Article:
From bulk to nanoparticles

In the case of intercalation materials, reducing the particle size generally increases the charge/discharge overpotentials. In the bulk form, the lattice architecture guarantees a smooth solid-state diffusion. Although this process is slow, the intercalating ions do not require excess energy to reach the redox sites. When reducing the particle size, more redox sites are exposed through a larger surface area. However, the interfacial resistance might cause an excess overpotential. The interface at the electroactive material/electrolyte is quite complicated and depends on both sides. This is the reason that the formation of a suitable solid electrolyte interphase (SEI) is of utmost importance in the cyclability of LIBs.

Notwithstanding, another possibility is the formation of highly active sites at the surface. A good example is the dangling carbon atoms at the graphene edges.9 These active sites can break the interfacial barrier to assist the intercalation process. For instance, it is reasonable to assume that the intercalation of Li-ions into graphite anode is initiated by the electrochemical reaction at the graphene edges followed by the solid-state diffusion within the graphite interlayers. As it has been discussed for supercapacitors, there is a higher probability for the surface sites to have quite different energies as compared with the identical redox sites within the lattice architecture.10 As a result, reducing the particle size usually tends to strengthen the pseudocapacitive behaviour. It should be taken into account that having a set of different redox potentials does not necessarily reduce the energy efficiency.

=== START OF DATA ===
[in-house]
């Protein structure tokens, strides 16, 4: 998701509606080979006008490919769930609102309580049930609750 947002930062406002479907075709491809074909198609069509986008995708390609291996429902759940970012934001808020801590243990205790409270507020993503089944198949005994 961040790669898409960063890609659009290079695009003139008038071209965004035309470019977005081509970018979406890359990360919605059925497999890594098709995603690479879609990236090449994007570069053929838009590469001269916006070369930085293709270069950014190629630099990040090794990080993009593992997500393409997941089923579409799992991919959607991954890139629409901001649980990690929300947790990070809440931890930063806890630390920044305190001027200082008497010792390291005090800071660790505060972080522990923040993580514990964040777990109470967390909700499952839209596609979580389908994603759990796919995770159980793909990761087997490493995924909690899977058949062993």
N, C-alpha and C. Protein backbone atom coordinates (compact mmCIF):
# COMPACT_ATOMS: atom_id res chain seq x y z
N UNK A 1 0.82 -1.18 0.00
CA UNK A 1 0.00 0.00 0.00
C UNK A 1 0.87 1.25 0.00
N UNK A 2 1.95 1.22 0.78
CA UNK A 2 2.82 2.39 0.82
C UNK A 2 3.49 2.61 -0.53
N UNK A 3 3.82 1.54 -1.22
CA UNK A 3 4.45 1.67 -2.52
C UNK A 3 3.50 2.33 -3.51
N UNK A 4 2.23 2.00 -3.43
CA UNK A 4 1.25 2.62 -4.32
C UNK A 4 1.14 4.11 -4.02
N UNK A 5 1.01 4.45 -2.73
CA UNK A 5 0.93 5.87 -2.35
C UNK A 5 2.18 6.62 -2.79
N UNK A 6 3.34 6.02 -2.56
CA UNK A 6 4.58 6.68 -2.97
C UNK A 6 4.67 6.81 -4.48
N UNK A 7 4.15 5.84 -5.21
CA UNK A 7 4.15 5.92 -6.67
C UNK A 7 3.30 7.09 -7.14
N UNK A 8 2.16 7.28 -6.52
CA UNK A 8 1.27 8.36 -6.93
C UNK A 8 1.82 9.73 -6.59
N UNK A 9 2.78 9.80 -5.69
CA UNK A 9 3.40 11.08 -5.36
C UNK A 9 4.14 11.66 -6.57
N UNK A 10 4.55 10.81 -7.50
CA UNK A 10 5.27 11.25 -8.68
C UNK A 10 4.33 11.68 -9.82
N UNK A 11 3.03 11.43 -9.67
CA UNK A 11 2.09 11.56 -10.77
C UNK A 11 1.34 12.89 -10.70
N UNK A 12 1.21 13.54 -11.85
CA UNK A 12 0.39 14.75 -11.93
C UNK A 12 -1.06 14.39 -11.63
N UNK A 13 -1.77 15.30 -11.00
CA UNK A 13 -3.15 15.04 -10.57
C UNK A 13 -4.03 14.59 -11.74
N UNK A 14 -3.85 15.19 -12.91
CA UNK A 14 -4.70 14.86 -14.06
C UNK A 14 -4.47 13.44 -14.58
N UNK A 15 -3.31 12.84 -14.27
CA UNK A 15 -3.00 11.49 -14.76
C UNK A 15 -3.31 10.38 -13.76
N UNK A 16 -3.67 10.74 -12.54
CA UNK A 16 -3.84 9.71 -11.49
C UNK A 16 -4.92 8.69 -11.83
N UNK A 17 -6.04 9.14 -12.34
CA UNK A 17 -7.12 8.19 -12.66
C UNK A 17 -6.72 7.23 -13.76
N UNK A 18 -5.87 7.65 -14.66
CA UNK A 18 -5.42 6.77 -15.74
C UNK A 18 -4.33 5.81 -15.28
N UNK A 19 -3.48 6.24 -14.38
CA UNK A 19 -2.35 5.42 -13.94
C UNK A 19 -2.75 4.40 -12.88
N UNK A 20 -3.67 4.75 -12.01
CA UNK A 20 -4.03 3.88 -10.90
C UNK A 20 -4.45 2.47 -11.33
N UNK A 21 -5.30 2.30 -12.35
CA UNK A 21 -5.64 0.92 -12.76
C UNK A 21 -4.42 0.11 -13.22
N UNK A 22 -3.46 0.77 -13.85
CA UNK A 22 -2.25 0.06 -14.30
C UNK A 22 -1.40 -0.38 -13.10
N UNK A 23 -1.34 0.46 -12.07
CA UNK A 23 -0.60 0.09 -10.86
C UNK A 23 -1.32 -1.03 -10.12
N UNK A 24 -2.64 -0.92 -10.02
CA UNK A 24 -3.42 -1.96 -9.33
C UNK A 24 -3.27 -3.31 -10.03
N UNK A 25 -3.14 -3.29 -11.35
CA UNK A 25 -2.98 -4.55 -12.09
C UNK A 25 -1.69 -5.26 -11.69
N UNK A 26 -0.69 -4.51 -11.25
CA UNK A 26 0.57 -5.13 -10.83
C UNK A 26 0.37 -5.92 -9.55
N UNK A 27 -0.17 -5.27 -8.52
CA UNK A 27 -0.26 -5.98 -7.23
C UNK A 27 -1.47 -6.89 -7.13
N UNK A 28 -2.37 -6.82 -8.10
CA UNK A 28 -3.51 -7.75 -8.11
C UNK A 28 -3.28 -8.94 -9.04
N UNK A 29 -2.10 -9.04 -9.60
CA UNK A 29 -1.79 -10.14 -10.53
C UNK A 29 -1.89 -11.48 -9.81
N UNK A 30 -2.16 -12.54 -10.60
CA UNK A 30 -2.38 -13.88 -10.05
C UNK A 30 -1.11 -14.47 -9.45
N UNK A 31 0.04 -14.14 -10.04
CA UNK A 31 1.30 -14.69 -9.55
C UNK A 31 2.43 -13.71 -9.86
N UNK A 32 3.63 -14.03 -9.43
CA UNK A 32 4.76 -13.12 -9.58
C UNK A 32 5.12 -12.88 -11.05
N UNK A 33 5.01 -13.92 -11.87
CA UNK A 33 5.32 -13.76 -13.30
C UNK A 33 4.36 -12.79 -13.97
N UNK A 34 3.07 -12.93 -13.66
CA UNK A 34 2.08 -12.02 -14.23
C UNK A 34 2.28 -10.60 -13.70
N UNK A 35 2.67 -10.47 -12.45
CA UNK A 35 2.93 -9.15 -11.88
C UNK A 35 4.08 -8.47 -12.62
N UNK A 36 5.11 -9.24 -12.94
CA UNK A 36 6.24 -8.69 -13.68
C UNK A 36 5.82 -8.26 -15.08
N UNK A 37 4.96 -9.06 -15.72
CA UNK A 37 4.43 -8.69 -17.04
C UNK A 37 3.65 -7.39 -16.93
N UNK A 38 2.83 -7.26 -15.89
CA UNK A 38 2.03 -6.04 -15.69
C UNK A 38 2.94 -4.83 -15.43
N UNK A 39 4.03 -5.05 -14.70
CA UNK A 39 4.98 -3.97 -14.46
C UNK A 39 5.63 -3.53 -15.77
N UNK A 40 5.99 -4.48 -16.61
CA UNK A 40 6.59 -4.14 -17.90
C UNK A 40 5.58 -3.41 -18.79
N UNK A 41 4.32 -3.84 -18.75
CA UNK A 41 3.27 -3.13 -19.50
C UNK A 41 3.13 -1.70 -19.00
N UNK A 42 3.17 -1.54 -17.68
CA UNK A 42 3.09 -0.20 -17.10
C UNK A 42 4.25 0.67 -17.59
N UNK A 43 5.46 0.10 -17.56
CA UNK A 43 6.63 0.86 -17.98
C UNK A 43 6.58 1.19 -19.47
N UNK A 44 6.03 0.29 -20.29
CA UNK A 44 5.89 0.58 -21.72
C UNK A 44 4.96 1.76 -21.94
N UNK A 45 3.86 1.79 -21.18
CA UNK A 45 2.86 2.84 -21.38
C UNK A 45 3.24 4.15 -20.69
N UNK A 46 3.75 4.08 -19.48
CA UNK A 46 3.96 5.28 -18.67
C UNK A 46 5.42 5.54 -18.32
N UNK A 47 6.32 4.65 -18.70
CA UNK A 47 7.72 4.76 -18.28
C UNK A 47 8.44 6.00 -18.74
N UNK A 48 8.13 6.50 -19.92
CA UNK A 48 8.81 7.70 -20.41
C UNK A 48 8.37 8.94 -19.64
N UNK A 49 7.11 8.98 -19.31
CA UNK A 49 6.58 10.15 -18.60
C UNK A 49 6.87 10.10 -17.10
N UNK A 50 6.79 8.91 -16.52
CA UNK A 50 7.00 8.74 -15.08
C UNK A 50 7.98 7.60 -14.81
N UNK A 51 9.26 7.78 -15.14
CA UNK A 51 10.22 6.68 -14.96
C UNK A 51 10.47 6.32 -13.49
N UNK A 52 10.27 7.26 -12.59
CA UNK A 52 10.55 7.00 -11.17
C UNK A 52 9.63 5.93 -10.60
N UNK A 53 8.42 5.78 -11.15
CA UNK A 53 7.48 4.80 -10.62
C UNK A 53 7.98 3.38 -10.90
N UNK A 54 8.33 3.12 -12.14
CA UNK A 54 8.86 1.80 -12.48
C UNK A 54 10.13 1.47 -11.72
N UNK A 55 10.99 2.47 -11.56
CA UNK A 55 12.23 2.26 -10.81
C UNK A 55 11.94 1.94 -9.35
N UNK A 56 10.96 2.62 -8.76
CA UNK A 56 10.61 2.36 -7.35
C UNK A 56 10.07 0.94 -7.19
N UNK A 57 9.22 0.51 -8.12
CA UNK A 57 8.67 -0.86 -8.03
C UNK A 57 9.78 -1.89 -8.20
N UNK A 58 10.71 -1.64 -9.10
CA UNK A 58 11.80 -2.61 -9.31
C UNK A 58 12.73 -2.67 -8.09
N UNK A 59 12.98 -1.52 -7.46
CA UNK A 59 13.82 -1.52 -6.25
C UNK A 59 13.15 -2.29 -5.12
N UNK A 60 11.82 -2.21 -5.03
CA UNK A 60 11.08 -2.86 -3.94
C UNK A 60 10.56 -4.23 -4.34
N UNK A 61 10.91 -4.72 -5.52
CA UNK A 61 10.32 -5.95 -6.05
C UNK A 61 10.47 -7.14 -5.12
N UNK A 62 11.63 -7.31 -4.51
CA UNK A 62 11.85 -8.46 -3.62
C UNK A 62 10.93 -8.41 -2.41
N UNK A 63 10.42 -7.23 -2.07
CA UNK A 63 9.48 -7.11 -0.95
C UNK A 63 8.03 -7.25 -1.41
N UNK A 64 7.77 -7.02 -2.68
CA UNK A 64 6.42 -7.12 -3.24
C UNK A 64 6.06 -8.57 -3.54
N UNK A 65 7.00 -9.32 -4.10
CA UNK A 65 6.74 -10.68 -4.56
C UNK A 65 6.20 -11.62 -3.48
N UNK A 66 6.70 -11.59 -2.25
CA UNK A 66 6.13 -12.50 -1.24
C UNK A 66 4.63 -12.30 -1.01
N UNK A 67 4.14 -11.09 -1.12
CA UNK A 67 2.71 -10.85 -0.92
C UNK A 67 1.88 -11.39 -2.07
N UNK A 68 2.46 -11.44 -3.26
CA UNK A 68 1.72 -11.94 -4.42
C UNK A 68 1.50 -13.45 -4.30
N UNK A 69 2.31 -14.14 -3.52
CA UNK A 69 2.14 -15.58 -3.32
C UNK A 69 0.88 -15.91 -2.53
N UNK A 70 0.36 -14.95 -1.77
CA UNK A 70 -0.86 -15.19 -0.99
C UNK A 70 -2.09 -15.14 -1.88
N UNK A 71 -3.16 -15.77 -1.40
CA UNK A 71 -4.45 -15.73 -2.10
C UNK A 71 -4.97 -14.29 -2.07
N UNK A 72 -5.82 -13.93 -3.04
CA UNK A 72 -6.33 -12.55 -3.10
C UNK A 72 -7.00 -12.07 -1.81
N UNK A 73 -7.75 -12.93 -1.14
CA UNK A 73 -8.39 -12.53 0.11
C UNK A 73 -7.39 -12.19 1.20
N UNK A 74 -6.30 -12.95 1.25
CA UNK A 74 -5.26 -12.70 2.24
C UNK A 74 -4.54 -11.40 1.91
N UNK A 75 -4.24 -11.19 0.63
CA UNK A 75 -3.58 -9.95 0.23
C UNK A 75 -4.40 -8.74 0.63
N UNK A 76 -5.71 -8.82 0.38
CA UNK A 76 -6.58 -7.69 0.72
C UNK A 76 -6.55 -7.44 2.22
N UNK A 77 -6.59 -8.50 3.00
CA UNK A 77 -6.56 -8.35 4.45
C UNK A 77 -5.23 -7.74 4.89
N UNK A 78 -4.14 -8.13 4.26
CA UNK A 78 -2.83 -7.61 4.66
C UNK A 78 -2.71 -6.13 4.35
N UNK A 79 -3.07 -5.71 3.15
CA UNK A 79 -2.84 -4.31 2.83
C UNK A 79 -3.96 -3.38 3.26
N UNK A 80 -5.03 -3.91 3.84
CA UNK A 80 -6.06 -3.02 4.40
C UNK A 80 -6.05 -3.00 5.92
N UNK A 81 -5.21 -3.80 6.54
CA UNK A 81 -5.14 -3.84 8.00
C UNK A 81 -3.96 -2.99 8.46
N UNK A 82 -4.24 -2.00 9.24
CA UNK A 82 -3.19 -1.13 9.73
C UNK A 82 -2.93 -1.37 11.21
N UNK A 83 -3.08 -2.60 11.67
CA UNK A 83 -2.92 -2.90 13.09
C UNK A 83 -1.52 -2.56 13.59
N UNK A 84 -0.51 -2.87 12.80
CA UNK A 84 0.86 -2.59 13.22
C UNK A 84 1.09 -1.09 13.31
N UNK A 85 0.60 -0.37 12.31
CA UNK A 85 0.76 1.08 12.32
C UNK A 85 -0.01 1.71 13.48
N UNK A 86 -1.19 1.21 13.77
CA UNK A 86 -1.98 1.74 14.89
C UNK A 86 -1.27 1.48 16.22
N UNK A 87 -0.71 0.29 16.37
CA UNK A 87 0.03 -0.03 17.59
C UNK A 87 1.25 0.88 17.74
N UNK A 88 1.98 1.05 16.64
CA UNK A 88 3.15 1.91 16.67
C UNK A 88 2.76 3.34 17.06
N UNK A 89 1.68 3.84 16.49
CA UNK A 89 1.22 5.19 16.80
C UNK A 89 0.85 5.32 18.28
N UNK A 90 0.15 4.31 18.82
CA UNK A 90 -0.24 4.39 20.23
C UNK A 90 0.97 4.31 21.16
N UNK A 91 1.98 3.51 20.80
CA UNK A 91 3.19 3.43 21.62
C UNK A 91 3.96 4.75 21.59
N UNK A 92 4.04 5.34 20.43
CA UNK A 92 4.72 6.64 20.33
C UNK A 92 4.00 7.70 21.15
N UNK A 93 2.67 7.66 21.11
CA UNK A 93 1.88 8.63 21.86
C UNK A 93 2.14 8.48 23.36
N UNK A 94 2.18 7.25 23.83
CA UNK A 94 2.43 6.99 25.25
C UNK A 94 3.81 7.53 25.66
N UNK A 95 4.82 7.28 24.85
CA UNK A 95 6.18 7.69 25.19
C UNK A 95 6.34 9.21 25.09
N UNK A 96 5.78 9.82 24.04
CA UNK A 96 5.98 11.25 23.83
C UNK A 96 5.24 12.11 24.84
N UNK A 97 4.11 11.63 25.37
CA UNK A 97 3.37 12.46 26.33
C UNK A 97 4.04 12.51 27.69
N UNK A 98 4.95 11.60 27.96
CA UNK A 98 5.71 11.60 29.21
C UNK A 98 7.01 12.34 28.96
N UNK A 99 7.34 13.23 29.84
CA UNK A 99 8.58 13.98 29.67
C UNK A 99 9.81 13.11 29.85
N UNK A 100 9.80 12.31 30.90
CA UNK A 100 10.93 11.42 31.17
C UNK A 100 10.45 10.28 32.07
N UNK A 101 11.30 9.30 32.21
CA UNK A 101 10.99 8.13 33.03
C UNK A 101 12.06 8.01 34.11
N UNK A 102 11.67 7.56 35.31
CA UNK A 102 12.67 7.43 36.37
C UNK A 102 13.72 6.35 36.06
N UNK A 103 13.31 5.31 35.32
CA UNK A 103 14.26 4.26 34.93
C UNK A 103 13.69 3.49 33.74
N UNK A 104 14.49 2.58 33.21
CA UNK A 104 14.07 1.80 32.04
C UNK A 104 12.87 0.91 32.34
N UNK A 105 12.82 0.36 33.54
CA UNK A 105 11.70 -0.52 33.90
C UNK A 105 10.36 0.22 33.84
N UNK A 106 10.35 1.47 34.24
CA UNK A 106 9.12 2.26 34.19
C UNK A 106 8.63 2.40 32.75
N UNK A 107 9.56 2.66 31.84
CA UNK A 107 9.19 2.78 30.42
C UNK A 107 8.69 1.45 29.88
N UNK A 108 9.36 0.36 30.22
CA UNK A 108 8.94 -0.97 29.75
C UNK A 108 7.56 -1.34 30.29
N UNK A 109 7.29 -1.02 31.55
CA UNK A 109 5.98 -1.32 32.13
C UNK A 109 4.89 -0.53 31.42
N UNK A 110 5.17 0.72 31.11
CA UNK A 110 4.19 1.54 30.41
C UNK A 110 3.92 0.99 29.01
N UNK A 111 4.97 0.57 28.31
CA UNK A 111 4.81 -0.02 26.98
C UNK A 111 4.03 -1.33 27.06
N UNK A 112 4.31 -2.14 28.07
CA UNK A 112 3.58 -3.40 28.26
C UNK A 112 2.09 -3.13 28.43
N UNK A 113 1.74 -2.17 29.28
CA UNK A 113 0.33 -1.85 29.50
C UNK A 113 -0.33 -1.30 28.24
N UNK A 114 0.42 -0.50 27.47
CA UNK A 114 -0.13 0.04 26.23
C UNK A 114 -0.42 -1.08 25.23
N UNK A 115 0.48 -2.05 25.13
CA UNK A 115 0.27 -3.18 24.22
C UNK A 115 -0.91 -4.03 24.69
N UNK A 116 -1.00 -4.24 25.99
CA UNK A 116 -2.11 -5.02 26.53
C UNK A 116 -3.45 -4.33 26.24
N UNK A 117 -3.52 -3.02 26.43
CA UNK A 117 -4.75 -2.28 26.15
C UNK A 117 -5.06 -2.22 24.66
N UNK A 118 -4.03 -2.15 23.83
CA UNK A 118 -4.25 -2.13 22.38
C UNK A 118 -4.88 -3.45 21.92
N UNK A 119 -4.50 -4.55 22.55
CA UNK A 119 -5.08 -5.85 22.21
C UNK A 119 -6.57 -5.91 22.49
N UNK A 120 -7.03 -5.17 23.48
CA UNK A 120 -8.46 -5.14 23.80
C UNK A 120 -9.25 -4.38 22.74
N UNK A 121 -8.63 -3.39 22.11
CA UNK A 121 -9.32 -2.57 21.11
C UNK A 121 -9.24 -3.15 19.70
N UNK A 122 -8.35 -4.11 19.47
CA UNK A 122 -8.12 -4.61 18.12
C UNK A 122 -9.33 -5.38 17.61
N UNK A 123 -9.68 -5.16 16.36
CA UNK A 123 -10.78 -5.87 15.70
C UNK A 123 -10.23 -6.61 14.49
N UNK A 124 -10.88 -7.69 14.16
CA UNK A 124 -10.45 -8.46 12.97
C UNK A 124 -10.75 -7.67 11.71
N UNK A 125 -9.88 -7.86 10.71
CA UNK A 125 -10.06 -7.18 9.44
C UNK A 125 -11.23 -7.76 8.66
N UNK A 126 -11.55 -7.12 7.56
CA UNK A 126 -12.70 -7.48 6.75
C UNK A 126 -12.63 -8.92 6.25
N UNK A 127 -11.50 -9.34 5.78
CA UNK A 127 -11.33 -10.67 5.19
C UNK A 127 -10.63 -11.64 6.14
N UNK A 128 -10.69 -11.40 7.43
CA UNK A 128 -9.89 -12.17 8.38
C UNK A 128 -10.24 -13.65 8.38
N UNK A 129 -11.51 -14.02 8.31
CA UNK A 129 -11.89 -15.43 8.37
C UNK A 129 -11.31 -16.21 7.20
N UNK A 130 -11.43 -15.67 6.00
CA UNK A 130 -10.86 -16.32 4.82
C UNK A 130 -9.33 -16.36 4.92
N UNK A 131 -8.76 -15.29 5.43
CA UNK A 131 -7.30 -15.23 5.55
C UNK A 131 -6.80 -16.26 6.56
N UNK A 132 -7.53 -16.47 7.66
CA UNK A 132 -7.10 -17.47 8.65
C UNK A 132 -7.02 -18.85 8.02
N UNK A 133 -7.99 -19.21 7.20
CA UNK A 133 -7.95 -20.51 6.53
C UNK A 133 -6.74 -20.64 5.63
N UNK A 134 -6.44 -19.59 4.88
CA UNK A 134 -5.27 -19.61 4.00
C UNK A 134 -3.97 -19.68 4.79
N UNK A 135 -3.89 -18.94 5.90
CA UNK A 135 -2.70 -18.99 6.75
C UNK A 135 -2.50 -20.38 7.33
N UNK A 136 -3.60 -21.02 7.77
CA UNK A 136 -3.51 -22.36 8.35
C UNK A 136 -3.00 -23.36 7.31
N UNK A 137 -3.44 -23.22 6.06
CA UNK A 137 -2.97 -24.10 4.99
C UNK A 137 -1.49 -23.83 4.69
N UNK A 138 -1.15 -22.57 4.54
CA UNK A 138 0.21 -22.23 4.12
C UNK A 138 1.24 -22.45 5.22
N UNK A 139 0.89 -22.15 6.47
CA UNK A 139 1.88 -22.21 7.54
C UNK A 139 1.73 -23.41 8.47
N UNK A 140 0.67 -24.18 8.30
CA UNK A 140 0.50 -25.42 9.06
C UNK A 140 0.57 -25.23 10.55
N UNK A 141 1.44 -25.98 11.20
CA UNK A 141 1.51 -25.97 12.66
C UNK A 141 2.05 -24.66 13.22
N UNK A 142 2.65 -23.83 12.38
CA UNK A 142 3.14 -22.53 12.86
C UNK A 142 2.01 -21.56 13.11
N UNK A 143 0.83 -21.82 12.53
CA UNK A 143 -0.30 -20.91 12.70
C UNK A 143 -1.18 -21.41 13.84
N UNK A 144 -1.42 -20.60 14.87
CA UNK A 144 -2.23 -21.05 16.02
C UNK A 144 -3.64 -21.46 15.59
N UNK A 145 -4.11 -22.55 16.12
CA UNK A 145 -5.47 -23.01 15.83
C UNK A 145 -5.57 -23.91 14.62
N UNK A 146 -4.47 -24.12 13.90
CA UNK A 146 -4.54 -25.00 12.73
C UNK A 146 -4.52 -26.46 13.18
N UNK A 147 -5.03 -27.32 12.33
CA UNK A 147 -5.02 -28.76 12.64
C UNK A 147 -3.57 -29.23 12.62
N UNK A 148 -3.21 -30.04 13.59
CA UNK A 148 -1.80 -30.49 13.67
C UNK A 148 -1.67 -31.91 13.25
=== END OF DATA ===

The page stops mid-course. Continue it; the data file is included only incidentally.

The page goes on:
In general, preparing nanostructured materials for energy storage devices is not straightforward. In most cases, the well-defined electrochemical behaviour of the conventional electroactive material is sacrificed by nanostructuring. Although increasing the active surface area favours the system kinetics and usually results in faster charging/discharging, the thermodynamics benefit from the ordered lattice in the bulk material. Therefore, energy storage materials should be subtly tailored to gain an electrochemically active interface, which is the key part of the nanomaterials.

Potential cutoffs

In an ideal case, the specific capacity should be independent of the potential cutoffs, as the redox system should be completed at the redox potential (Fig. 4a). In fact, widening the potential window is to make sure that the redox capacity has been fully achieved. However, in the electrode materials displaying pseudocapacitive behaviour, extending the potential cutoff can increase the total specific capacity achieved, but the energy efficiency is dramatically dropped. Since the latter factor is not normally reported in the literature, the importance of the potential cutoffs is not realised. In other words, when appropriately adjusting the potential cutoffs based on the energy efficiencies, a majority of these works cannot report a considerable specific capacity (because the high specific capacities reported are at the cost of sacrificing the energy efficiency, which is vitally important for the practical performance).

In Fig. 4b, the achieved extra specific capacity is significantly considerable (e.g., 20%) but the added specific energy is not very high (e.g., less than 10%). The reason is that extending the potential window provided an opportunity for the intercalation of Li+ into low-energy redox sites. On the other hand, during charging, Li+ is extracted from high-energy redox sites. In other words, enormous overpotentials are applied to extract the excess Li+ while their intercalation during discharging releases much lower energy, and thus, the energy efficiency has become worse by expanding the potential cutoffs. Moreover, in the practical performance of a LIB, the cell voltage should not go below ca. 3 V, and it is meaningless to reach a cell voltage of ca. 1 V for a LIB (Fig. 4b). Although the voltage is regulated by the battery electronic circuit, going to low cell voltages means that the cell should be discharged at higher rates (higher currents) to deliver a constant energy.